At home, I usually work on personal projects and I wanted an easy way to back up my data and put my code under source control. I decided to go with Git for this and use my 250Gb external hard drive for the remote repository (you can use a USB flash drive as well if you want).
So the first thing to do is download Git Extensions and install the software. I installed mine on the C drive in Windows 7 using the default settings.
The next thing was to let Git know where my local repo for my project is. So I browsed to the folder where my project was located (the directory which contains all the C# source files from Visual Studio) and right click. This gives you the option for “Git Init here” which when chosen creates .git directory marking this folder as your local working directory. Open your Git Extensions program and do a commit to get your codes under source control (locally).
Once that is done, you’ll need to create a remote repository on your external hard drive or USB stick. Just create a folder there eg H:\Git\MyProject and when you right click in the folder, you will be able to click on the “Git Bash” option which will open a command line tool. Type the following command in there:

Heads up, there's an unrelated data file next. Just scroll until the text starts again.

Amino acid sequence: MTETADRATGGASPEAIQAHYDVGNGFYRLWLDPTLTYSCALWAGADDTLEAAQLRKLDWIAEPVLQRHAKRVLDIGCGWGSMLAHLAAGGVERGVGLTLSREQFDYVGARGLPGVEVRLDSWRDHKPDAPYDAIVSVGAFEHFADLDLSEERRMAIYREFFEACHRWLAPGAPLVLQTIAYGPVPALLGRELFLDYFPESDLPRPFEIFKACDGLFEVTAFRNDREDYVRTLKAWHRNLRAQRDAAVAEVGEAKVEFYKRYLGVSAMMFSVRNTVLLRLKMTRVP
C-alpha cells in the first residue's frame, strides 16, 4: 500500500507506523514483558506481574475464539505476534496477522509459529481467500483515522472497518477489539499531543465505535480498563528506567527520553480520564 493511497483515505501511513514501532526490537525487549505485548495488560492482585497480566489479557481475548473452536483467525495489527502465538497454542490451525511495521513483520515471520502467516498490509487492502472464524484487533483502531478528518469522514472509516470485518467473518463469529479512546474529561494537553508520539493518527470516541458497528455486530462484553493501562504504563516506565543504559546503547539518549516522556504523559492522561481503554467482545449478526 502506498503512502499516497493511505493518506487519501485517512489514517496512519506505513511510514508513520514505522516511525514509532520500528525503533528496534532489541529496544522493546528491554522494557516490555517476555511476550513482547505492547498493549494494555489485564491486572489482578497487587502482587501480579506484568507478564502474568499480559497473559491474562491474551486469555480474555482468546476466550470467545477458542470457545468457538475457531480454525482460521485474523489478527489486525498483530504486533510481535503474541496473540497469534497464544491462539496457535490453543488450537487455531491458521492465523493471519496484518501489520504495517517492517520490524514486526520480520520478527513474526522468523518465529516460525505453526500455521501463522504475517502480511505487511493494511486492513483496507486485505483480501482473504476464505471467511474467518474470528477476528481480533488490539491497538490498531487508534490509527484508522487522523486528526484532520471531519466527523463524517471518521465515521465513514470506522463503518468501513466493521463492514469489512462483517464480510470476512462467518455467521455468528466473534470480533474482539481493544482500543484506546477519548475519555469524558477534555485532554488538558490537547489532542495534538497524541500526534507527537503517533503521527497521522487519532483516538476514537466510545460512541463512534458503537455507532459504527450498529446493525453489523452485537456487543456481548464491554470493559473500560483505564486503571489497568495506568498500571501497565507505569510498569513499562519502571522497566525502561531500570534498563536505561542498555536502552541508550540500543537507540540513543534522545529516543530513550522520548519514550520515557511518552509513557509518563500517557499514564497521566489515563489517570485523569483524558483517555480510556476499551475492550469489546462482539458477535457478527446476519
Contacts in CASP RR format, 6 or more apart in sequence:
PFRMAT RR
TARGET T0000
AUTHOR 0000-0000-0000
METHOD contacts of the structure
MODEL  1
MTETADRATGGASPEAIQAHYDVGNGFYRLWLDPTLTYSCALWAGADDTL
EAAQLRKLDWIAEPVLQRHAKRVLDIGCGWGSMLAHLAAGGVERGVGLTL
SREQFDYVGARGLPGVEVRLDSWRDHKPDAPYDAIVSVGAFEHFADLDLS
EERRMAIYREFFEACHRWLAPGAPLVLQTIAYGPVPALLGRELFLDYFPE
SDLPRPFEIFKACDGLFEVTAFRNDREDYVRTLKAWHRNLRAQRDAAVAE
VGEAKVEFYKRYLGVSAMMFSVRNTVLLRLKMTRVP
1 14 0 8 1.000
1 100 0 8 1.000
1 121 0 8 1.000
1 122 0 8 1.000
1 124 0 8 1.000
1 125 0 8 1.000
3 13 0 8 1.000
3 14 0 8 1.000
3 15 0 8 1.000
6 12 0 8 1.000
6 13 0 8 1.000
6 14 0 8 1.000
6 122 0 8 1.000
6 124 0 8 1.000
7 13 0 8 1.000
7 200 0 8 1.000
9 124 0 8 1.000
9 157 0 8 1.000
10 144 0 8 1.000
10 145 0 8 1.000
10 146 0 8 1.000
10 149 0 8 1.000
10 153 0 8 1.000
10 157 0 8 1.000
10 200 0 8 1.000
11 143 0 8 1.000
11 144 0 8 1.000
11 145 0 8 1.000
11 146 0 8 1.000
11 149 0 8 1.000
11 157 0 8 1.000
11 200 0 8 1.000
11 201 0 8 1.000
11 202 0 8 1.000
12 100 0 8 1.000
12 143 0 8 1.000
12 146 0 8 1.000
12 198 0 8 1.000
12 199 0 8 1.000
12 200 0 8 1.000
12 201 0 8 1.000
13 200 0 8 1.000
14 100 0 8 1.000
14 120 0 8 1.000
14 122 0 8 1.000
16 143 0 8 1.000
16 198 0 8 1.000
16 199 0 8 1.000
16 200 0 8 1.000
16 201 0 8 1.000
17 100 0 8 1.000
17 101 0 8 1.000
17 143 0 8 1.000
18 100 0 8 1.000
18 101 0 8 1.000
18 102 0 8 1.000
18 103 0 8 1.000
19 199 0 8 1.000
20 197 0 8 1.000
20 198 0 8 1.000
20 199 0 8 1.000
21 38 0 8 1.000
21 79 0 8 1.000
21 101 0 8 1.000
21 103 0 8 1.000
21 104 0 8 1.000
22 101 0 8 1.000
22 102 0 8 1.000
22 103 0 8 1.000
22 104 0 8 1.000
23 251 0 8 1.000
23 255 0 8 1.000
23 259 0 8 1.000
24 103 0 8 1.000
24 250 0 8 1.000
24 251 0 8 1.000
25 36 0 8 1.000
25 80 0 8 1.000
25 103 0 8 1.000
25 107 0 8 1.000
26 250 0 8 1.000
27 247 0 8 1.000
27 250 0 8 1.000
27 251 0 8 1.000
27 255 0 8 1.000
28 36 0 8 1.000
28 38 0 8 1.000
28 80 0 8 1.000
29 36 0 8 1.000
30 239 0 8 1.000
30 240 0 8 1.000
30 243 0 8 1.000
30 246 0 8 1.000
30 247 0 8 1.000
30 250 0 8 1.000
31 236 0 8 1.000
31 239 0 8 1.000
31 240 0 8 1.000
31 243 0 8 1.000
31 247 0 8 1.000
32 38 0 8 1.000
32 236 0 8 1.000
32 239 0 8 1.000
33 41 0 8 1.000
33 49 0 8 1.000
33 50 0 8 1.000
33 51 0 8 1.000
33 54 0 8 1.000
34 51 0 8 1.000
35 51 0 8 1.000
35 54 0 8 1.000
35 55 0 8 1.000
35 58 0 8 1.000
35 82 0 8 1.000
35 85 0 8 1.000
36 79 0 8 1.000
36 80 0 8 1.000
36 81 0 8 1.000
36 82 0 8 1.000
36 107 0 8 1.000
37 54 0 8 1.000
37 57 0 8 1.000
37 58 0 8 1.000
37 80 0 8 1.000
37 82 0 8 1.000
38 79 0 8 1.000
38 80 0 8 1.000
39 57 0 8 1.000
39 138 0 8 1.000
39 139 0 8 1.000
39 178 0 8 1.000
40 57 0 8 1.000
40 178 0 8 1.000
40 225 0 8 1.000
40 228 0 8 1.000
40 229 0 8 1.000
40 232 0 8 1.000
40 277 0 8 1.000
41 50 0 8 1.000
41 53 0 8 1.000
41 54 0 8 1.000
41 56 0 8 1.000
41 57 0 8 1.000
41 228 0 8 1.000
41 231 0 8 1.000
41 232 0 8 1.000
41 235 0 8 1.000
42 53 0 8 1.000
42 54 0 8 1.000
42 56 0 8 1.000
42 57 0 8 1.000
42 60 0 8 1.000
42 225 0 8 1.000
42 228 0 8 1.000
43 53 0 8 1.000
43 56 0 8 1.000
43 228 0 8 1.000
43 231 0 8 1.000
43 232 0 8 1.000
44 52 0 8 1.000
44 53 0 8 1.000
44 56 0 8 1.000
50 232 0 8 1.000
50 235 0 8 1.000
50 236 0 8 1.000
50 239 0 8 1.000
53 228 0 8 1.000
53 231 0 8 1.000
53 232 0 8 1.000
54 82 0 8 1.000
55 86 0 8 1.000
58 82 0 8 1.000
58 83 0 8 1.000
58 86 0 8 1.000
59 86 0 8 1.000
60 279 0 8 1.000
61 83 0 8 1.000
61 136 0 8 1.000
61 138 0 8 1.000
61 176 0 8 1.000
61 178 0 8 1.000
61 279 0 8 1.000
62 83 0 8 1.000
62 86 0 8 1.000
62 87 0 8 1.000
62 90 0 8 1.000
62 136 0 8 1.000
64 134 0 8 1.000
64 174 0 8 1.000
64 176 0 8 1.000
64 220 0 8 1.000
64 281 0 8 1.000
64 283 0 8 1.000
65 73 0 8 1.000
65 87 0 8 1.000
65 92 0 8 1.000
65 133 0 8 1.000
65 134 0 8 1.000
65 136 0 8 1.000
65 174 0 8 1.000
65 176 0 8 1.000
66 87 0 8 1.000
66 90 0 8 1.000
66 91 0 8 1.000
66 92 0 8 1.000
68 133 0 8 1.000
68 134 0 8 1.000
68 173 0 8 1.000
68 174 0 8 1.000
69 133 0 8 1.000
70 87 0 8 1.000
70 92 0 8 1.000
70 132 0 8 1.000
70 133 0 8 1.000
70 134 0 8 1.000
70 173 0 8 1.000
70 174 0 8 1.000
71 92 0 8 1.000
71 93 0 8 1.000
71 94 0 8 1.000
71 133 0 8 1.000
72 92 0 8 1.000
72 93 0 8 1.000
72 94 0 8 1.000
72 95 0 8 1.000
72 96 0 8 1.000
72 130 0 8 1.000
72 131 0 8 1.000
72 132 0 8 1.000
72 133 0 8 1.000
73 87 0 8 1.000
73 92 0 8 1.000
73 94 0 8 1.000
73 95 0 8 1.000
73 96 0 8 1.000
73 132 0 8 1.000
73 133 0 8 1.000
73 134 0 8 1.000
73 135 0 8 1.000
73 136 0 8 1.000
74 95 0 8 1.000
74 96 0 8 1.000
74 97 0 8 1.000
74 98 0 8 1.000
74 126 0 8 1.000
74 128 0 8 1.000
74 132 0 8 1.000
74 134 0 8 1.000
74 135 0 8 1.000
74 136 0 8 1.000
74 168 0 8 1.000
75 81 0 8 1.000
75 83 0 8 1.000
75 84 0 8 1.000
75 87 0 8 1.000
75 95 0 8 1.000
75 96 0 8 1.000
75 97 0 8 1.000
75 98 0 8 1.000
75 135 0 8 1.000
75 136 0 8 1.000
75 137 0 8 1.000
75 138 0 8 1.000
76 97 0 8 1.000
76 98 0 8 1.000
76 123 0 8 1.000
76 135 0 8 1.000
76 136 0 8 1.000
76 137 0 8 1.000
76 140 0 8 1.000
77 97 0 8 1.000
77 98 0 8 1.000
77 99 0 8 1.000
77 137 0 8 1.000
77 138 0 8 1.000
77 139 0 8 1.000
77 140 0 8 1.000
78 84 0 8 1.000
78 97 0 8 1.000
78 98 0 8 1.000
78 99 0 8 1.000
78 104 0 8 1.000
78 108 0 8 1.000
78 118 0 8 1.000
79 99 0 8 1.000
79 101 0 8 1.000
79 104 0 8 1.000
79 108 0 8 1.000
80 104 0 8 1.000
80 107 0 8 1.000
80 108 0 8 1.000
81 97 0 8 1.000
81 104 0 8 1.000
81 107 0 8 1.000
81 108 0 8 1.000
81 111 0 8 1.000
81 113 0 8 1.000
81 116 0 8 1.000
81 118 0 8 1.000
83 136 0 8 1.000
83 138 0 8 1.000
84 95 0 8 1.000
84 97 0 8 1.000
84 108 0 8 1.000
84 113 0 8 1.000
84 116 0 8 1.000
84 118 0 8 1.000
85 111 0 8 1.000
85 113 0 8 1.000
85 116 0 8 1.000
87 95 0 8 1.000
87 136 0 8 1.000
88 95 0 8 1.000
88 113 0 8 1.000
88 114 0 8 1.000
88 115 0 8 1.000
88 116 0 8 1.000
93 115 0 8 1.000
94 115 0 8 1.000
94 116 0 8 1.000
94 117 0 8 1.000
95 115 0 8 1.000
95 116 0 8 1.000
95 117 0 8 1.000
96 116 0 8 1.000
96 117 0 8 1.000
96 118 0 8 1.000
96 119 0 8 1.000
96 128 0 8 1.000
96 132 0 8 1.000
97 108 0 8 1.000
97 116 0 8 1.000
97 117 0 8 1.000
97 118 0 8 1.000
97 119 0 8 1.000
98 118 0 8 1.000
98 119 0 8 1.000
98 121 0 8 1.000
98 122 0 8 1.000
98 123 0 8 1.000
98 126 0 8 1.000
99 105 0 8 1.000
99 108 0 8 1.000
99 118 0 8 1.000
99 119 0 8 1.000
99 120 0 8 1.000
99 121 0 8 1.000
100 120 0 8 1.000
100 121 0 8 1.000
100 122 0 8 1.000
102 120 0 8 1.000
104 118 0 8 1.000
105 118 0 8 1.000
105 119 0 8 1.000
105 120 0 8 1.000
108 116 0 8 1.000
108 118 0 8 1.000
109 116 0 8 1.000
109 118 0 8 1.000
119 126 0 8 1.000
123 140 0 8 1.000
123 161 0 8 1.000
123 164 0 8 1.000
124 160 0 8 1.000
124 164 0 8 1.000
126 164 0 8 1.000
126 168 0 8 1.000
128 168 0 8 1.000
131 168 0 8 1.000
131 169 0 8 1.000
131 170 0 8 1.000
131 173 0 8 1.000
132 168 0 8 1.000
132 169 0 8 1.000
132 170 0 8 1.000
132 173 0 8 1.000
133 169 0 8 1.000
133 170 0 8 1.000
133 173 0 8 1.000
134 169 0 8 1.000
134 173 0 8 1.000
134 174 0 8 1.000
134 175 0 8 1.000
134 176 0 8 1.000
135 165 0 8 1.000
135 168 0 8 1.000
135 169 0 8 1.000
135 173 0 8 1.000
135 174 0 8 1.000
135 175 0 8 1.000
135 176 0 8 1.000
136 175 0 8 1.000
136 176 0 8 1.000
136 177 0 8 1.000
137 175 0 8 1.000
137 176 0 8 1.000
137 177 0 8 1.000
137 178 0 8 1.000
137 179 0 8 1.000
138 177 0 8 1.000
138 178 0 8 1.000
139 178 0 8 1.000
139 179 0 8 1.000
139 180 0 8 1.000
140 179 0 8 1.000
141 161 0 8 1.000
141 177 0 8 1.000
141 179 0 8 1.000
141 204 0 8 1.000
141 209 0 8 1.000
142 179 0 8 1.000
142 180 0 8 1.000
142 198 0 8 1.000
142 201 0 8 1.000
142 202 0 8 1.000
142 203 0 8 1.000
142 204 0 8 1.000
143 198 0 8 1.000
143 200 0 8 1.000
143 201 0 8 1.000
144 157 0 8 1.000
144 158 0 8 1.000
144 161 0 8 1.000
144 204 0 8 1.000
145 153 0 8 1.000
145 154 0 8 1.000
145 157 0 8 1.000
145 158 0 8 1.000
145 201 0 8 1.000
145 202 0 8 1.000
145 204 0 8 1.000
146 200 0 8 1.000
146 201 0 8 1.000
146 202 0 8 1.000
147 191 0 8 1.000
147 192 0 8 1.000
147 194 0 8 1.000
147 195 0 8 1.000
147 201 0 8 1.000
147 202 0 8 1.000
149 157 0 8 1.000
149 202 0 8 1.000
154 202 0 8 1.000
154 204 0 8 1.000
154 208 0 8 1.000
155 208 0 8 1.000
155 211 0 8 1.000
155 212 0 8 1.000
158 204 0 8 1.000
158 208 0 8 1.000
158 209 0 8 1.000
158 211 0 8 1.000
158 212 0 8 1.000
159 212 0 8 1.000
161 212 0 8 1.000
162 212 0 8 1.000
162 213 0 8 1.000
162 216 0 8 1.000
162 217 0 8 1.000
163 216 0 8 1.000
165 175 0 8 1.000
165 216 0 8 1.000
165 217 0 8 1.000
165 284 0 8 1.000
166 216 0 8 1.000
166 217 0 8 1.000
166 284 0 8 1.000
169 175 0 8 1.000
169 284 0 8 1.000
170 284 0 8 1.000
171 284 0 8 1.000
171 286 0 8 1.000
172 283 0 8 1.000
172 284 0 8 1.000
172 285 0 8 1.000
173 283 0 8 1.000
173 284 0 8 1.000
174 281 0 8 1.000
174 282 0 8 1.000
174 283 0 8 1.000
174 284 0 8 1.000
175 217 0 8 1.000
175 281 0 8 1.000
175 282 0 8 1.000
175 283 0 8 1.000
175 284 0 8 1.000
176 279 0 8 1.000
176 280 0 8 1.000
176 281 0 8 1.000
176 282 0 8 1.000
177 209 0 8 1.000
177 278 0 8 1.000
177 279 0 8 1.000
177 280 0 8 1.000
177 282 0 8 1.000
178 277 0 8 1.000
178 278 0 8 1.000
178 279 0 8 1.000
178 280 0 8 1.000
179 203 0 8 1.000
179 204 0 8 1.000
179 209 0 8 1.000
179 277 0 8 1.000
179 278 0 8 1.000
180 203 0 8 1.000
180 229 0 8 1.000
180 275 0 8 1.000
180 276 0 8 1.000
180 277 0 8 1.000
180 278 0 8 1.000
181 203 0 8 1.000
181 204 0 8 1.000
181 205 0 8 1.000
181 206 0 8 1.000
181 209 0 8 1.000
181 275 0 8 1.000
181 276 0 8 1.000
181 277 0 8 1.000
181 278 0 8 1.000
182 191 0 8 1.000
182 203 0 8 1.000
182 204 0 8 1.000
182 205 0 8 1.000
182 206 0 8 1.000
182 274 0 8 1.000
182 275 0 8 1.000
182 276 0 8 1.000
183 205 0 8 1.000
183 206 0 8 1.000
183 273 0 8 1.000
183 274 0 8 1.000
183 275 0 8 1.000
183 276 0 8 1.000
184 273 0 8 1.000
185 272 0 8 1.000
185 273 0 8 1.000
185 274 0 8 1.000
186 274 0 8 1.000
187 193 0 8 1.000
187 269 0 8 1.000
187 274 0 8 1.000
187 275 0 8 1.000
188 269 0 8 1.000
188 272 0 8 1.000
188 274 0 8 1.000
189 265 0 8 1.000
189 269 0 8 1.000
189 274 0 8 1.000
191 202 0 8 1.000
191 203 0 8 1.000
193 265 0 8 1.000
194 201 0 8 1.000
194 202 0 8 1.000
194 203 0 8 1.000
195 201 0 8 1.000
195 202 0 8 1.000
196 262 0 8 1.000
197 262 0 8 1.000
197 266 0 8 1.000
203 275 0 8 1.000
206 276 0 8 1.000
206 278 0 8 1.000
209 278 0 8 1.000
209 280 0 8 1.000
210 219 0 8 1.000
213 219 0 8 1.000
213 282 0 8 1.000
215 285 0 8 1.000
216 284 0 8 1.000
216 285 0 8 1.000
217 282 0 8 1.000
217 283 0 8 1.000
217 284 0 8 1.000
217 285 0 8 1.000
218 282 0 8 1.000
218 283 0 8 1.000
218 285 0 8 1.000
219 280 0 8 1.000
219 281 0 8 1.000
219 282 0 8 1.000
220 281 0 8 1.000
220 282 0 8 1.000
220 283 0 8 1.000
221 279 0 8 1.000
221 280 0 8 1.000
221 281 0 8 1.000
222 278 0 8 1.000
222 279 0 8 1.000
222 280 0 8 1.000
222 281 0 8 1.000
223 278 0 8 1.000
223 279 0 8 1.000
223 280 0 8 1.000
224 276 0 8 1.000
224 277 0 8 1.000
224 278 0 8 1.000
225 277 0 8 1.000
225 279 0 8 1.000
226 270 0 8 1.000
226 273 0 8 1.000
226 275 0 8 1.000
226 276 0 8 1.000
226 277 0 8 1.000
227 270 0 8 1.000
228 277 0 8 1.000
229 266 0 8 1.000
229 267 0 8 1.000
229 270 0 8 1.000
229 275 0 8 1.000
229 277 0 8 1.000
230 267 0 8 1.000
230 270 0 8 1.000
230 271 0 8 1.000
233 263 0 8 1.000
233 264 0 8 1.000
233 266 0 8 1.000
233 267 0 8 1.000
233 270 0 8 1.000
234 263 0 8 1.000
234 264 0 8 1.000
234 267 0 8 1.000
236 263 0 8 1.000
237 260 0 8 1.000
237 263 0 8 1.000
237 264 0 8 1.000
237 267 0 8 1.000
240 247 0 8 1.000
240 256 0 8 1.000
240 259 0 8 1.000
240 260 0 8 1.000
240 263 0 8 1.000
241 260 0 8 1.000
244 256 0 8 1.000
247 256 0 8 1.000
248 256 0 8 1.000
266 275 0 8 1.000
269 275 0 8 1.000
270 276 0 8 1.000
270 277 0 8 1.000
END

git init –bare
This will create a bare repository in the current directory.
Go back to Git Extensions and do a push now. It will ask you where to push to and you just need to enter the location of the remote repo you’ve just created and voila, all done.
Although I was able to set up the local repo using Git Extensions, I was not able to do the same for the remote repo, hence I’ve used the command line in Git Bash.
The local repo contains all your source code (it’s a working copy after all) but the remote one has only git files. My local repo was 8Mb while the remote one was only 0.5Mb so I was worried it was not a proper backup of my data. However that was not the case – I tried to get another working copy from the remote repo just to make sure that if my computer crashed, I would still be able to get all my source codes from the external drive and that worked perfectly. Actually it’s better because the size of the remote repo backup was way less than the working copy.